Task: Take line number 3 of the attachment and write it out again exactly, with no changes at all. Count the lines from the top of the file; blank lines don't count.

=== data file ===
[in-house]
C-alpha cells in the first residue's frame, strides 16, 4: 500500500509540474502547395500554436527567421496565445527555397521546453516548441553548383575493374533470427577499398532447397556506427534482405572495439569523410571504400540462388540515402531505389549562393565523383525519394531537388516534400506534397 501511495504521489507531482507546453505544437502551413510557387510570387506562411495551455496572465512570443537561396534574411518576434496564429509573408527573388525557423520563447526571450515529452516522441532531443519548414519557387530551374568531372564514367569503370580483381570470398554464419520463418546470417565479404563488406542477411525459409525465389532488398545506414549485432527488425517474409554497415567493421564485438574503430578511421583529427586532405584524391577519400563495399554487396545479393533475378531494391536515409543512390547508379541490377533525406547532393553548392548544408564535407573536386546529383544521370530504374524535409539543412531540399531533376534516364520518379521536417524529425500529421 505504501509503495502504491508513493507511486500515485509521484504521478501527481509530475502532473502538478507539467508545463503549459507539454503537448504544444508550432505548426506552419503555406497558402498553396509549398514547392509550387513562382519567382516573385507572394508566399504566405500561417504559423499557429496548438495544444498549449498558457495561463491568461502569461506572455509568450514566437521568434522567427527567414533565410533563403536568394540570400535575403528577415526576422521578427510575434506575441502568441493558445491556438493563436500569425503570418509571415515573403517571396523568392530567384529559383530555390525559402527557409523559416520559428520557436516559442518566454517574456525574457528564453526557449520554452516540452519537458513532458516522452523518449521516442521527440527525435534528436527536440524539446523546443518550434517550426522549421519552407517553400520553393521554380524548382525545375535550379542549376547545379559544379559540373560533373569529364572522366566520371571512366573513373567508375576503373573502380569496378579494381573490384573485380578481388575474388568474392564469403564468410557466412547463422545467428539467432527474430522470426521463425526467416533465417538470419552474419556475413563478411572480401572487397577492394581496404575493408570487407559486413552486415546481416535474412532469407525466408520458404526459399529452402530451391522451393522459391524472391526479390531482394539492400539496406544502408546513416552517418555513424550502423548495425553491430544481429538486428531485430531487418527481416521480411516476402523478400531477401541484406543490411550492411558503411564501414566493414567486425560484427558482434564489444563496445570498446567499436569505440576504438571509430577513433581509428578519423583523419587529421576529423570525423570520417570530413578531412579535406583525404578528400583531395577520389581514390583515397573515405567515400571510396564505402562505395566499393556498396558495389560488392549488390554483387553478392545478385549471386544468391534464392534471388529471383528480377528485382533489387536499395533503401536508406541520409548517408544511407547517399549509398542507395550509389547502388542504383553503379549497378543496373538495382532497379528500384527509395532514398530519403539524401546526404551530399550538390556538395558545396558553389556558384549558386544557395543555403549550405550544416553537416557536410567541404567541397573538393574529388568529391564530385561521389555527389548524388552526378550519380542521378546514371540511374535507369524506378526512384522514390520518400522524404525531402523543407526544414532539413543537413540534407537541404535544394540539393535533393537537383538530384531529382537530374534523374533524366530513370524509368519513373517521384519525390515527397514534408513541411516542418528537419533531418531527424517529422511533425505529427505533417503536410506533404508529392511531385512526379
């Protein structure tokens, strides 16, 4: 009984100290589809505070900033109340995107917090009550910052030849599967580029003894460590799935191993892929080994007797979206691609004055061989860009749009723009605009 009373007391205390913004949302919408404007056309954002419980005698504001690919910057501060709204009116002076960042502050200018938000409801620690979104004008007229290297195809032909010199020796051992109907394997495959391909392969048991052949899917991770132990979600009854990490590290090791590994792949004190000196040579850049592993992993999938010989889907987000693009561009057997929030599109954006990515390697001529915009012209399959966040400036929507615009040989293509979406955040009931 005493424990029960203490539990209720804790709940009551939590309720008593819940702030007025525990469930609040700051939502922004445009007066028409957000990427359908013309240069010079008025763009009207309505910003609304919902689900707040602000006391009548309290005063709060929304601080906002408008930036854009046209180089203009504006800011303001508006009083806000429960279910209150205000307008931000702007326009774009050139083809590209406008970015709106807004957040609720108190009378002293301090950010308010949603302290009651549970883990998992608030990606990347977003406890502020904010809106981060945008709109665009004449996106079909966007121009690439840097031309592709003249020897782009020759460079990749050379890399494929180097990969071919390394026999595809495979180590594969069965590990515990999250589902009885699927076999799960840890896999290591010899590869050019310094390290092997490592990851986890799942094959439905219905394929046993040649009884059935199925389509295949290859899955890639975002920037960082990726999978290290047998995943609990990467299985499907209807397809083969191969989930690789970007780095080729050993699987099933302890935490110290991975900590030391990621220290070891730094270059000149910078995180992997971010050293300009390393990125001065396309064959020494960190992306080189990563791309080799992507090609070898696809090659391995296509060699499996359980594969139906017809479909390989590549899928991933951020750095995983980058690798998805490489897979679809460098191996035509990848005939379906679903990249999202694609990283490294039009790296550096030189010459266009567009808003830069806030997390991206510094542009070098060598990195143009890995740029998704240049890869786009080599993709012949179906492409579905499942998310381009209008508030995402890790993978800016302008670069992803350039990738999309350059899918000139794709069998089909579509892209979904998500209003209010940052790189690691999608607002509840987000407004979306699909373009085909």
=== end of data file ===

């Protein structure tokens, strides 16, 4: 009984100290589809505070900033109340995107917090009550910052030849599967580029003894460590799935191993892929080994007797979206691609004055061989860009749009723009605009 009373007391205390913004949302919408404007056309954002419980005698504001690919910057501060709204009116002076960042502050200018938000409801620690979104004008007229290297195809032909010199020796051992109907394997495959391909392969048991052949899917991770132990979600009854990490590290090791590994792949004190000196040579850049592993992993999938010989889907987000693009561009057997929030599109954006990515390697001529915009012209399959966040400036929507615009040989293509979406955040009931 005493424990029960203490539990209720804790709940009551939590309720008593819940702030007025525990469930609040700051939502922004445009007066028409957000990427359908013309240069010079008025763009009207309505910003609304919902689900707040602000006391009548309290005063709060929304601080906002408008930036854009046209180089203009504006800011303001508006009083806000429960279910209150205000307008931000702007326009774009050139083809590209406008970015709106807004957040609720108190009378002293301090950010308010949603302290009651549970883990998992608030990606990347977003406890502020904010809106981060945008709109665009004449996106079909966007121009690439840097031309592709003249020897782009020759460079990749050379890399494929180097990969071919390394026999595809495979180590594969069965590990515990999250589902009885699927076999799960840890896999290591010899590869050019310094390290092997490592990851986890799942094959439905219905394929046993040649009884059935199925389509295949290859899955890639975002920037960082990726999978290290047998995943609990990467299985499907209807397809083969191969989930690789970007780095080729050993699987099933302890935490110290991975900590030391990621220290070891730094270059000149910078995180992997971010050293300009390393990125001065396309064959020494960190992306080189990563791309080799992507090609070898696809090659391995296509060699499996359980594969139906017809479909390989590549899928991933951020750095995983980058690798998805490489897979679809460098191996035509990848005939379906679903990249999202694609990283490294039009790296550096030189010459266009567009808003830069806030997390991206510094542009070098060598990195143009890995740029998704240049890869786009080599993709012949179906492409579905499942998310381009209008508030995402890790993978800016302008670069992803350039990738999309350059899918000139794709069998089909579509892209979904998500209003209010940052790189690691999608607002509840987000407004979306699909373009085909």